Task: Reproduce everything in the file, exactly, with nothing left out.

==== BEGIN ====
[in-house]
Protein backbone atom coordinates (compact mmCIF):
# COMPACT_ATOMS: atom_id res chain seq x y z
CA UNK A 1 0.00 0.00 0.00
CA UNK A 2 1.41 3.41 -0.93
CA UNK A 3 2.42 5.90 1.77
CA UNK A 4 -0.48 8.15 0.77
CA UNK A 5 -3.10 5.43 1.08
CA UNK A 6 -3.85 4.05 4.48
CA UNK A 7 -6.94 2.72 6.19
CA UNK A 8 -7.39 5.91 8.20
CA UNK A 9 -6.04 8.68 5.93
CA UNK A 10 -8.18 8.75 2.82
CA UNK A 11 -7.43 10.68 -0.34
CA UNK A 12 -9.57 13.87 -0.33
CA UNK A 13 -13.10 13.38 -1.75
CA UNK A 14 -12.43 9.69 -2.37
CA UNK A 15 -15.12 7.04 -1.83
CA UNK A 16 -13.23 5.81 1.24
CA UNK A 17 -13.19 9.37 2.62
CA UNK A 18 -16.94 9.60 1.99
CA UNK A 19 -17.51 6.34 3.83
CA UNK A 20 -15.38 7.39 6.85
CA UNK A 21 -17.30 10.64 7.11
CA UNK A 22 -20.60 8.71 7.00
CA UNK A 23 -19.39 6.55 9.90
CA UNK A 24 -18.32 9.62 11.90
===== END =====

[in-house]
Protein backbone atom coordinates (compact mmCIF):
# COMPACT_ATOMS: atom_id res chain seq x y z
CA UNK A 1 0.00 0.00 0.00
CA UNK A 2 1.41 3.41 -0.93
CA UNK A 3 2.42 5.90 1.77
CA UNK A 4 -0.48 8.15 0.77
CA UNK A 5 -3.10 5.43 1.08
CA UNK A 6 -3.85 4.05 4.48
CA UNK A 7 -6.94 2.72 6.19
CA UNK A 8 -7.39 5.91 8.20
CA UNK A 9 -6.04 8.68 5.93
CA UNK A 10 -8.18 8.75 2.82
CA UNK A 11 -7.43 10.68 -0.34
CA UNK A 12 -9.57 13.87 -0.33
CA UNK A 13 -13.10 13.38 -1.75
CA UNK A 14 -12.43 9.69 -2.37
CA UNK A 15 -15.12 7.04 -1.83
CA UNK A 16 -13.23 5.81 1.24
CA UNK A 17 -13.19 9.37 2.62
CA UNK A 18 -16.94 9.60 1.99
CA UNK A 19 -17.51 6.34 3.83
CA UNK A 20 -15.38 7.39 6.85
CA UNK A 21 -17.30 10.64 7.11
CA UNK A 22 -20.60 8.71 7.00
CA UNK A 23 -19.39 6.55 9.90
CA UNK A 24 -18.32 9.62 11.90